In 1828, restoration efforts were undertaken by José Contreras, who continued to work on the complex until his death in 1847. His son, Rafael, and later his grandson, would continue his work.

In 1870 the Alhambra was officially declared a national monument, and intensive restoration work continued.

Some of the greatest restoration efforts were made by architect Leopoldo Torres Balbás between 1923 and 1936. During this time, Balbás excavated filled-in fountains and pools on the site, and replaced much of the alicatado mosaics whose tiles had been lost or broken over time. He was also responsible for completing stucco inscriptions on the buildings.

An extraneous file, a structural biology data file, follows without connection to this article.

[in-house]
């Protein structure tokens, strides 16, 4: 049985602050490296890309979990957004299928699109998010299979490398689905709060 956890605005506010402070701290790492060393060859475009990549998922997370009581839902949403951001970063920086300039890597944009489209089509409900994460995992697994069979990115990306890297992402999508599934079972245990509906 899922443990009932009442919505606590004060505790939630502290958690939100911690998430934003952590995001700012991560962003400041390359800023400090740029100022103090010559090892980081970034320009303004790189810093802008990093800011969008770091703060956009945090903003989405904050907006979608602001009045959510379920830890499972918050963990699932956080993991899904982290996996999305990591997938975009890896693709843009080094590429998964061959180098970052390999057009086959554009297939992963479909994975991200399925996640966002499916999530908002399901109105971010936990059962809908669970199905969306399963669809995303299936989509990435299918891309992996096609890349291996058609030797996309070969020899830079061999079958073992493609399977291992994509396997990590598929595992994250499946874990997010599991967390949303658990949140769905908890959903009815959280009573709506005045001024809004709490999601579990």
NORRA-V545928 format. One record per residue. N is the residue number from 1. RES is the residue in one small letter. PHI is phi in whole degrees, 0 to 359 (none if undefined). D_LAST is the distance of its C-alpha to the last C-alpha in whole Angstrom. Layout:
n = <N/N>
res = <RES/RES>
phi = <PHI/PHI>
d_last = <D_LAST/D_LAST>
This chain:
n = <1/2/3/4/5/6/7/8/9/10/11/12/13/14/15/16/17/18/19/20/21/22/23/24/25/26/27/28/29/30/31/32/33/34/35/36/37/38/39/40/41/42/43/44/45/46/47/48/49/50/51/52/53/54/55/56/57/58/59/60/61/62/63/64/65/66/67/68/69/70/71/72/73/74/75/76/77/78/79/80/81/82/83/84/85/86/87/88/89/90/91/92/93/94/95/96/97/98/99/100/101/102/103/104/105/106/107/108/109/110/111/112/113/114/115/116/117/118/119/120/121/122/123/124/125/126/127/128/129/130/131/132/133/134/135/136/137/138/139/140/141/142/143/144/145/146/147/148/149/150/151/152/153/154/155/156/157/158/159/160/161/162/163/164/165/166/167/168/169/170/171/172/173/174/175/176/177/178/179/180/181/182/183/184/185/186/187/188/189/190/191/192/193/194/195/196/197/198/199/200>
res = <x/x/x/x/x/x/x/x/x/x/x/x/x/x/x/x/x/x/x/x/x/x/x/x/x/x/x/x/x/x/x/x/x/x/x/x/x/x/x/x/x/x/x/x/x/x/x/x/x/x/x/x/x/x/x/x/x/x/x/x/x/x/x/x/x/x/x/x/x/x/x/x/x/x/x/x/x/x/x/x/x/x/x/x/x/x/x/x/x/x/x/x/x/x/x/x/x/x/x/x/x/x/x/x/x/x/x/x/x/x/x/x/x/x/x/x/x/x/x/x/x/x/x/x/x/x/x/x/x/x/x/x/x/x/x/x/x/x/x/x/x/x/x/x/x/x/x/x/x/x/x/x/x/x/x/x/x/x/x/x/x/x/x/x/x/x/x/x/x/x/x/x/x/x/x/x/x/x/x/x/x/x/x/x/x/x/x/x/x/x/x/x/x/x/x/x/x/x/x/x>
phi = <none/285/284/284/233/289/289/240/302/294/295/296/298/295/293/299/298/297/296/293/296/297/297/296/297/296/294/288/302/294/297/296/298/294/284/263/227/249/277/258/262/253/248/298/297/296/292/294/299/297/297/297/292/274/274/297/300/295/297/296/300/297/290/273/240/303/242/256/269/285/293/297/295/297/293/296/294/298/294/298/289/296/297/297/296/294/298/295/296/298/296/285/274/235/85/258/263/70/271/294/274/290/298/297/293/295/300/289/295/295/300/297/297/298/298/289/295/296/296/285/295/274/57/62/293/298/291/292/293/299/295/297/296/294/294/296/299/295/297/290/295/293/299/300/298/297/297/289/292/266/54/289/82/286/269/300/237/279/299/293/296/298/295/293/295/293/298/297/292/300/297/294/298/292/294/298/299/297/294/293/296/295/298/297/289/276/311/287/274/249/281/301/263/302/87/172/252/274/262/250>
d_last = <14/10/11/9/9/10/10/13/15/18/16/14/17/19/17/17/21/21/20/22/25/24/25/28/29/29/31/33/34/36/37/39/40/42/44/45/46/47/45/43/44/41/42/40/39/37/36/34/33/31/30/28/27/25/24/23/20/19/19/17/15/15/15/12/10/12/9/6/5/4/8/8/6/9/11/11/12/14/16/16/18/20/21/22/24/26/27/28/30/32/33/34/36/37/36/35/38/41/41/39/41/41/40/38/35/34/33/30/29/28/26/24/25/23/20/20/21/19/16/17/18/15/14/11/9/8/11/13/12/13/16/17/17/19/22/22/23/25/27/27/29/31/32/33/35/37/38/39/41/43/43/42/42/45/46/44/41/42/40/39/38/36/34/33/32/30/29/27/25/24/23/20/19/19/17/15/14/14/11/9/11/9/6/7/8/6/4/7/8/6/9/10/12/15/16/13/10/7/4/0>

In 1984 the Alhambra was named a UNESCO world heritage site. 

The Alhambra Fortress: A Stunning Relic of Spain's Moorish Past
Source: Leronich/Wikimedia Commons

The Alhambra Today: Legacy and Uses

Today the Alhambra is a bustling site of history, art, and culture, attracting tourists from all over the world.


Artistic exhibitions are held within the complex, as well as a variety of musical performances and cultural festivals. Visitors can even attend restoration and conservation workshops, so they can get an inside look on what's involved in keeping such a remarkable location in good condition.

To wander through the complex is to walk through centuries of royal and military history. The Alhambra stands as a testament to Spain's Moorish past, and survives as a time capsule of over a millennium of Spanish history.